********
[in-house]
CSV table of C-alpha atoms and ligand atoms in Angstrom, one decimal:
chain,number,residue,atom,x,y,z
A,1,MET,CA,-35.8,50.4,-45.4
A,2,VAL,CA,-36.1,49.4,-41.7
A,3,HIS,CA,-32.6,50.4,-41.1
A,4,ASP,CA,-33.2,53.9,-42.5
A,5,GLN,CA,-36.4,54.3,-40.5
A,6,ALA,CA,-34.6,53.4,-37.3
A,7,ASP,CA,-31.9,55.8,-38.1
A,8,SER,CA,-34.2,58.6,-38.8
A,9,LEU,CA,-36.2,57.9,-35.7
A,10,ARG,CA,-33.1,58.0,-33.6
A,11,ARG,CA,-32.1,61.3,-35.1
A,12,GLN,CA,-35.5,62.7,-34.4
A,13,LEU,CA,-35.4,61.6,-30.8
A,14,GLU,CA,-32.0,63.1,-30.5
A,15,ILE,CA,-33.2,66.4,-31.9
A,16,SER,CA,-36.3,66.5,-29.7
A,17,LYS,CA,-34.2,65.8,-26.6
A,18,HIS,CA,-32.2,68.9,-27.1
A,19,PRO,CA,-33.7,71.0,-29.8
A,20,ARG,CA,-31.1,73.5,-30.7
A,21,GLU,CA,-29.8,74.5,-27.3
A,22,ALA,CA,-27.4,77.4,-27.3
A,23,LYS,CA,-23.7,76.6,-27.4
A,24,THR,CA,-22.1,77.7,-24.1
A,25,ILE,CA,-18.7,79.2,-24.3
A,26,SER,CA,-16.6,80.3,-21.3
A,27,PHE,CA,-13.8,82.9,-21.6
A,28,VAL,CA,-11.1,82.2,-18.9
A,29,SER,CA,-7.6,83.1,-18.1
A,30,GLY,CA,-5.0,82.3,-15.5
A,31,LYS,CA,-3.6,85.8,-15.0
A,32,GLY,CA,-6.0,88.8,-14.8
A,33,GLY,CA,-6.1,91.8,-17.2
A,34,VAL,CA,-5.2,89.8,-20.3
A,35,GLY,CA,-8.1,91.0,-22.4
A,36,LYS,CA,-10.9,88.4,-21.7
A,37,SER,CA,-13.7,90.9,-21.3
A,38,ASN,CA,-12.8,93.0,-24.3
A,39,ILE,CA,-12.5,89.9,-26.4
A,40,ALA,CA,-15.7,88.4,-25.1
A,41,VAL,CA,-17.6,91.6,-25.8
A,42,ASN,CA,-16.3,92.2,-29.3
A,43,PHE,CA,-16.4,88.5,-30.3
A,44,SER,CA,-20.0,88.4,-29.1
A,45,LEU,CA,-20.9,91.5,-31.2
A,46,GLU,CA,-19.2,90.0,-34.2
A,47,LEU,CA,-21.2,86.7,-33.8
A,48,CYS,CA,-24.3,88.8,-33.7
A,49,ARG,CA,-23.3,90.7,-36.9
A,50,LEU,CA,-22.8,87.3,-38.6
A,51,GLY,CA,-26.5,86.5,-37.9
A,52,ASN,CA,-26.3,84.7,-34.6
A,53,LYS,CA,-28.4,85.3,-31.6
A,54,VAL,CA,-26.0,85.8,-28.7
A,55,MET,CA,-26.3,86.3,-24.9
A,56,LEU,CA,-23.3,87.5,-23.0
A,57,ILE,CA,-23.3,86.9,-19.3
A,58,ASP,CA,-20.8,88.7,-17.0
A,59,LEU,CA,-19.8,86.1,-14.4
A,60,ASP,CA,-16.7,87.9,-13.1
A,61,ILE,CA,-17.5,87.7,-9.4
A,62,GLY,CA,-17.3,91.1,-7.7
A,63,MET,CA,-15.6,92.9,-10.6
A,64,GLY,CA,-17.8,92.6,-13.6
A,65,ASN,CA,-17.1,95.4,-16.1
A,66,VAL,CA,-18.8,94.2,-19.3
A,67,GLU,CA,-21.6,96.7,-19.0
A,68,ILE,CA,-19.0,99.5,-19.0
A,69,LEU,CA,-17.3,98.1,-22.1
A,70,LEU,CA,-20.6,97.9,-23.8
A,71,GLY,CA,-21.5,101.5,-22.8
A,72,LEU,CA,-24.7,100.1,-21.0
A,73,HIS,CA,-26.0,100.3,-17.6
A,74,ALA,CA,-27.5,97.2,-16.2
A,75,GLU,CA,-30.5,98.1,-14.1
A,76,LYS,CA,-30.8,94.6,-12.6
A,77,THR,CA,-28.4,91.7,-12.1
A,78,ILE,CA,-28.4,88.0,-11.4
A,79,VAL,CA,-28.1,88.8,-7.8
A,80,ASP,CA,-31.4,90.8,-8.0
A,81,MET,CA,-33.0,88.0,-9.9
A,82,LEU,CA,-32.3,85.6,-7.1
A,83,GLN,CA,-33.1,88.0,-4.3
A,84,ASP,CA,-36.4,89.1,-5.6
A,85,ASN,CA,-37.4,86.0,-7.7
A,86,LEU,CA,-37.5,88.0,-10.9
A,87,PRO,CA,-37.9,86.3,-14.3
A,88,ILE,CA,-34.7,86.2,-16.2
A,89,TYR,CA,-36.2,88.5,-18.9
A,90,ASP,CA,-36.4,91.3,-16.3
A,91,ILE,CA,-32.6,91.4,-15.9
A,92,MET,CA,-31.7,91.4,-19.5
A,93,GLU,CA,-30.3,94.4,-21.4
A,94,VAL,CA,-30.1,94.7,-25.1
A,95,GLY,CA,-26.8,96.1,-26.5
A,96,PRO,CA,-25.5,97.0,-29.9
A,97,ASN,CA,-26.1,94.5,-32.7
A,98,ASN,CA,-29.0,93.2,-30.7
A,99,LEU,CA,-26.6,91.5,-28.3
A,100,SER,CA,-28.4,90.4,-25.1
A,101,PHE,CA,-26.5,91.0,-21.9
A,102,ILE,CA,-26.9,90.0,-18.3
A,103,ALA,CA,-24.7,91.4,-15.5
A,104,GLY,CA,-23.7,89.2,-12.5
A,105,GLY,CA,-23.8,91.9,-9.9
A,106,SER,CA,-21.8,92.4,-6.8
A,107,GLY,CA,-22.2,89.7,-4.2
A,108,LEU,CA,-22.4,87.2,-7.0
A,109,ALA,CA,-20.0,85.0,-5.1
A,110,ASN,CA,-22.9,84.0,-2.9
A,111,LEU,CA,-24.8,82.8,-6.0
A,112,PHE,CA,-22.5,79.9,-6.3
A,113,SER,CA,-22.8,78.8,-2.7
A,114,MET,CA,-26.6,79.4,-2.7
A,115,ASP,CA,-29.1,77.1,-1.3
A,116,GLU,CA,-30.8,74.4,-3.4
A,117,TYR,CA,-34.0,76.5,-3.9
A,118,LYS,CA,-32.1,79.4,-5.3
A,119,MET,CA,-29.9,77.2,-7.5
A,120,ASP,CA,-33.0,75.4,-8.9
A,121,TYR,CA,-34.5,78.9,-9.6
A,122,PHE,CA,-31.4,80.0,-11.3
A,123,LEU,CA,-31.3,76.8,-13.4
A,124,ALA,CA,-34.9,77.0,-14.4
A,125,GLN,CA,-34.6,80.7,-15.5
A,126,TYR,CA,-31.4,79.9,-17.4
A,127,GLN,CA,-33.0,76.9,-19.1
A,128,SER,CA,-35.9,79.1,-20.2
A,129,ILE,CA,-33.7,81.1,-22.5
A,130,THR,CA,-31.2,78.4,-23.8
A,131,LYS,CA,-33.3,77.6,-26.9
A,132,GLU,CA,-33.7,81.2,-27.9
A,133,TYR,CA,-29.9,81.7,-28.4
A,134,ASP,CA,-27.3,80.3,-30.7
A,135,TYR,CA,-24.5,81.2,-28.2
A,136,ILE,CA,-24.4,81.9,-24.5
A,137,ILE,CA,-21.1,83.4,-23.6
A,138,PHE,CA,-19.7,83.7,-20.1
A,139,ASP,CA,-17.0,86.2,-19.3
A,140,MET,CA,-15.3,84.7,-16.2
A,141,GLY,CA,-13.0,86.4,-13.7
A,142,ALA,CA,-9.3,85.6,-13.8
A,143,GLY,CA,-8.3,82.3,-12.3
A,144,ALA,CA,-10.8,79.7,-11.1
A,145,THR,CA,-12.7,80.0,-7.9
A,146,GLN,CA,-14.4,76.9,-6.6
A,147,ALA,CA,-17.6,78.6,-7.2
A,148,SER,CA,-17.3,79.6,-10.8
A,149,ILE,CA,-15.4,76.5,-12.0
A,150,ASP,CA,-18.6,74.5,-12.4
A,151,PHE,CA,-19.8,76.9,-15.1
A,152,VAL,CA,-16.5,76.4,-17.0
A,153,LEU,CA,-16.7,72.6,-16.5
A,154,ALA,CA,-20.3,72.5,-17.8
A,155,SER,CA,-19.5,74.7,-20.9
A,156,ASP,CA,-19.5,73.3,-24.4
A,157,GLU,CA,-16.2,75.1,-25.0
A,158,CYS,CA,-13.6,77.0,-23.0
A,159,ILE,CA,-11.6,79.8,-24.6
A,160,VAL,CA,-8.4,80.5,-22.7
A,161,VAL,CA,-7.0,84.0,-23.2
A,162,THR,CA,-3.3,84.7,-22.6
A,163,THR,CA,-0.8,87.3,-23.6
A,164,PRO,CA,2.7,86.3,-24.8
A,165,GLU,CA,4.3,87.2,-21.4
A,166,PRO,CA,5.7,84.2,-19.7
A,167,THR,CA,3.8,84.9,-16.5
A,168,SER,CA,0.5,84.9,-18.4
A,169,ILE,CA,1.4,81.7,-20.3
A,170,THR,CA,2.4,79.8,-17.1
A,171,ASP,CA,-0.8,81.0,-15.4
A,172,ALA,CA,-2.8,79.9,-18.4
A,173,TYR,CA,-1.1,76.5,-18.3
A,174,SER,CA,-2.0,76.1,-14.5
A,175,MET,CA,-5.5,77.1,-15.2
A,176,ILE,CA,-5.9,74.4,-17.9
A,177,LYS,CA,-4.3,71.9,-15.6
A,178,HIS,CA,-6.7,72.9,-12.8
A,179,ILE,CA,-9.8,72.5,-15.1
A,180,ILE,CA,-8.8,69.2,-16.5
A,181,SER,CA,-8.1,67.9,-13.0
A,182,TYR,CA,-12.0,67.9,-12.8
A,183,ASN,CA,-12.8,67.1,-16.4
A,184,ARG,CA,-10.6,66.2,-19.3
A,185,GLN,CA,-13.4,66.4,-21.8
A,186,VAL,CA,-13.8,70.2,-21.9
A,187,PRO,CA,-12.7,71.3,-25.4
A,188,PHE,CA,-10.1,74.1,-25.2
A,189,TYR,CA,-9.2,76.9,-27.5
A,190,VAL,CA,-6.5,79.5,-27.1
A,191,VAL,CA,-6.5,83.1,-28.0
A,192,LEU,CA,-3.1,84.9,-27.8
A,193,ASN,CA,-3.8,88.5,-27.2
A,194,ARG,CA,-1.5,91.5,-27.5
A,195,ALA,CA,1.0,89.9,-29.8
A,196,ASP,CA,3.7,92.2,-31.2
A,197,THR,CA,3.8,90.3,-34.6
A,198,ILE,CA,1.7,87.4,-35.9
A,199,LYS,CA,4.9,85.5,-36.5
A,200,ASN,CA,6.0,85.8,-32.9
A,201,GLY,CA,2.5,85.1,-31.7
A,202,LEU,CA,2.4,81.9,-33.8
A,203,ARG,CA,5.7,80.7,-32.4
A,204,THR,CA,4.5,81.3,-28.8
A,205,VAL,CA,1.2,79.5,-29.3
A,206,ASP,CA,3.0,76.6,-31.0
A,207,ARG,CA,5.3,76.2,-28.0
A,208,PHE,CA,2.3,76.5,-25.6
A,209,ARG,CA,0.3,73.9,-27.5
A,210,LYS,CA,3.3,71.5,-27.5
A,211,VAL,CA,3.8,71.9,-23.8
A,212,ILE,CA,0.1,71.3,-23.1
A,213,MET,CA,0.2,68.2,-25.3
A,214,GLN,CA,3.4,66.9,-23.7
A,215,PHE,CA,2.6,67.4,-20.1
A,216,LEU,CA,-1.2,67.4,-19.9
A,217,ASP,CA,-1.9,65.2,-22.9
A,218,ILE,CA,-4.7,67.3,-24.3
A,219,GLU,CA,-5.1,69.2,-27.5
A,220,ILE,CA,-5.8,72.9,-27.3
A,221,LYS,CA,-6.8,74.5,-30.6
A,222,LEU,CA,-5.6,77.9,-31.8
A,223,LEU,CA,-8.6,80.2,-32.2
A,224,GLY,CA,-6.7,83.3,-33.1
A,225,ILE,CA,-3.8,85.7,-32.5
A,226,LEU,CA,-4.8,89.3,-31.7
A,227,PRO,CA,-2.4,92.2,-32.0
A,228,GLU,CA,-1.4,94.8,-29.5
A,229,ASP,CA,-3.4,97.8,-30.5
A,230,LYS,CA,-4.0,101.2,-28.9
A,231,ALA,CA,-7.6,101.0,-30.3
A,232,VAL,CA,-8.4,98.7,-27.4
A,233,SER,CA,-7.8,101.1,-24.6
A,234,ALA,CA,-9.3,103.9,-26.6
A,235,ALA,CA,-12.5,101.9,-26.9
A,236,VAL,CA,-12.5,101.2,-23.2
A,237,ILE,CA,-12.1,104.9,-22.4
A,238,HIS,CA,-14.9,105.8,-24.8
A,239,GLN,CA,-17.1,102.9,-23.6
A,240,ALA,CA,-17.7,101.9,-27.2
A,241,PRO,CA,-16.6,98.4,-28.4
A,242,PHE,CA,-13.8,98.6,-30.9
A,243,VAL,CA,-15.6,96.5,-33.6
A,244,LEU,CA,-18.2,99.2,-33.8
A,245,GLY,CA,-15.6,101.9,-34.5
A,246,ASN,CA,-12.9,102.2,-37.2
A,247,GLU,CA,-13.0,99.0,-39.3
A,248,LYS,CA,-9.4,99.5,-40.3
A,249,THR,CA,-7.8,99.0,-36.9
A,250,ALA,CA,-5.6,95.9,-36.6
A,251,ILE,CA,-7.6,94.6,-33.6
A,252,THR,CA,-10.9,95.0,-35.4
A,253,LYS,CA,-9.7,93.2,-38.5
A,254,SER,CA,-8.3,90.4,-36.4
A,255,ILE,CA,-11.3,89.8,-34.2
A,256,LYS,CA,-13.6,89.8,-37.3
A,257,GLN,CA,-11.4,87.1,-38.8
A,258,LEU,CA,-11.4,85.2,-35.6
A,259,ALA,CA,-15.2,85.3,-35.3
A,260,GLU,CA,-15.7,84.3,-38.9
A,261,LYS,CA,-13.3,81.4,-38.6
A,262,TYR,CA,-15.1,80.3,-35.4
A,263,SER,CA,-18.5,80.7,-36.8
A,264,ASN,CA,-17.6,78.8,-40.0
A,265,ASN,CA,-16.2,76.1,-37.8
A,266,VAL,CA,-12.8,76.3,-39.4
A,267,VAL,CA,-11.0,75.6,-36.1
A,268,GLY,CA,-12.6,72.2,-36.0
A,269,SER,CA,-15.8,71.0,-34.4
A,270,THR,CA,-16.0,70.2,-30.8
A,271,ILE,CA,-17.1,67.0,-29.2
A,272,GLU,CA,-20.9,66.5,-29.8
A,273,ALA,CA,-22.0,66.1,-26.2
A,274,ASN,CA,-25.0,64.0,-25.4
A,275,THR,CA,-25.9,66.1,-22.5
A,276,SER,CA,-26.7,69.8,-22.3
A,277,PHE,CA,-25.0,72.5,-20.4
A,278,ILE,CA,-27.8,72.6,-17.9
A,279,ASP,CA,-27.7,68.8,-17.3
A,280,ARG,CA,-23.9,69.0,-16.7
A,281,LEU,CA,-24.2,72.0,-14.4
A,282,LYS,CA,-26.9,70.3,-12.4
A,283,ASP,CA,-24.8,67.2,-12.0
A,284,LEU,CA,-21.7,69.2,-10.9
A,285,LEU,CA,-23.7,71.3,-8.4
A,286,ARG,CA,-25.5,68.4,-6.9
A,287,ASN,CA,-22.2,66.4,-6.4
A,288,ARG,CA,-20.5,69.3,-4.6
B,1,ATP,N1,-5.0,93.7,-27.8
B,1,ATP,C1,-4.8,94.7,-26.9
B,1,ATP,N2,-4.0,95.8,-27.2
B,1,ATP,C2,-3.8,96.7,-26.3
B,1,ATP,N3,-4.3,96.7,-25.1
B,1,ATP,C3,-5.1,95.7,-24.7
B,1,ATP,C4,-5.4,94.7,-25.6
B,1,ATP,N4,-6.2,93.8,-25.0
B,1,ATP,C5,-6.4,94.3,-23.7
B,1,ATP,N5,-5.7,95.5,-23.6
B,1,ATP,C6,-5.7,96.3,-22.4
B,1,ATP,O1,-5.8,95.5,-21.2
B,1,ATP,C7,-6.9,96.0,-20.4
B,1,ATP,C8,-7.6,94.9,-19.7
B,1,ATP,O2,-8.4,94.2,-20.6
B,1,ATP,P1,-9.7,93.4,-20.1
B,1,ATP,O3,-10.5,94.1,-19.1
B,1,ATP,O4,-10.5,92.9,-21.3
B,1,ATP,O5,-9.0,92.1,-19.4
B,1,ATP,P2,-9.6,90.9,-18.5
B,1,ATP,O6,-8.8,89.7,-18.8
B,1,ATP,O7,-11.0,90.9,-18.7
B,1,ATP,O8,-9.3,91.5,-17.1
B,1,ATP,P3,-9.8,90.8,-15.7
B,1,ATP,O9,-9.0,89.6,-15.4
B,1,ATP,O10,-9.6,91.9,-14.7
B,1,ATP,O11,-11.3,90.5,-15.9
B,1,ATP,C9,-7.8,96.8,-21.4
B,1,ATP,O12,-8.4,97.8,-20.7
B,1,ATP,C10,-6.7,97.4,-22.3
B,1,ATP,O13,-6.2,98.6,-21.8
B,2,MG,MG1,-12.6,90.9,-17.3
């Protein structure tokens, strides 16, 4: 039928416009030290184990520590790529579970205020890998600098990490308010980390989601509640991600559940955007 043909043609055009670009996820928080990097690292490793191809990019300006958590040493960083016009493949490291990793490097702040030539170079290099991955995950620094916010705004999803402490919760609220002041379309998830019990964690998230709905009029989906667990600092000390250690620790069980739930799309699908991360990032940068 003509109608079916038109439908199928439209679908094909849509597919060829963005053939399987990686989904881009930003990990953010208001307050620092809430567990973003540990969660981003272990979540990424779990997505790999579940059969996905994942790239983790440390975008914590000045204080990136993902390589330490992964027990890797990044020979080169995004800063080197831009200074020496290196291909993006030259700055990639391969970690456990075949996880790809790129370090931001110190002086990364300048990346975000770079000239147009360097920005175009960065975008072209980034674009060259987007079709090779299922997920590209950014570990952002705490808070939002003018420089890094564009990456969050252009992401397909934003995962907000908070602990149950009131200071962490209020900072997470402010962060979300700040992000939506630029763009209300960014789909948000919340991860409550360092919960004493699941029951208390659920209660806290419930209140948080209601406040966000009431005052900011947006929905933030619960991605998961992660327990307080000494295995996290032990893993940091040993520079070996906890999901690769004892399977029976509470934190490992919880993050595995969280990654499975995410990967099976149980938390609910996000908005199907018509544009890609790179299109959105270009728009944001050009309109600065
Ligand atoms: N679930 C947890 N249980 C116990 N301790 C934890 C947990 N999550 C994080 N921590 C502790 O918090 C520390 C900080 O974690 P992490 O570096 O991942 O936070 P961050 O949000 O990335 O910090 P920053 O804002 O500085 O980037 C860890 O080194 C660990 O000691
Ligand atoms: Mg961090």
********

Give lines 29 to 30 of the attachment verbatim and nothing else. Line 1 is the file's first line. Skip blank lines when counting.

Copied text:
A,26,SER,CA,-16.6,80.3,-21.3
A,27,PHE,CA,-13.8,82.9,-21.6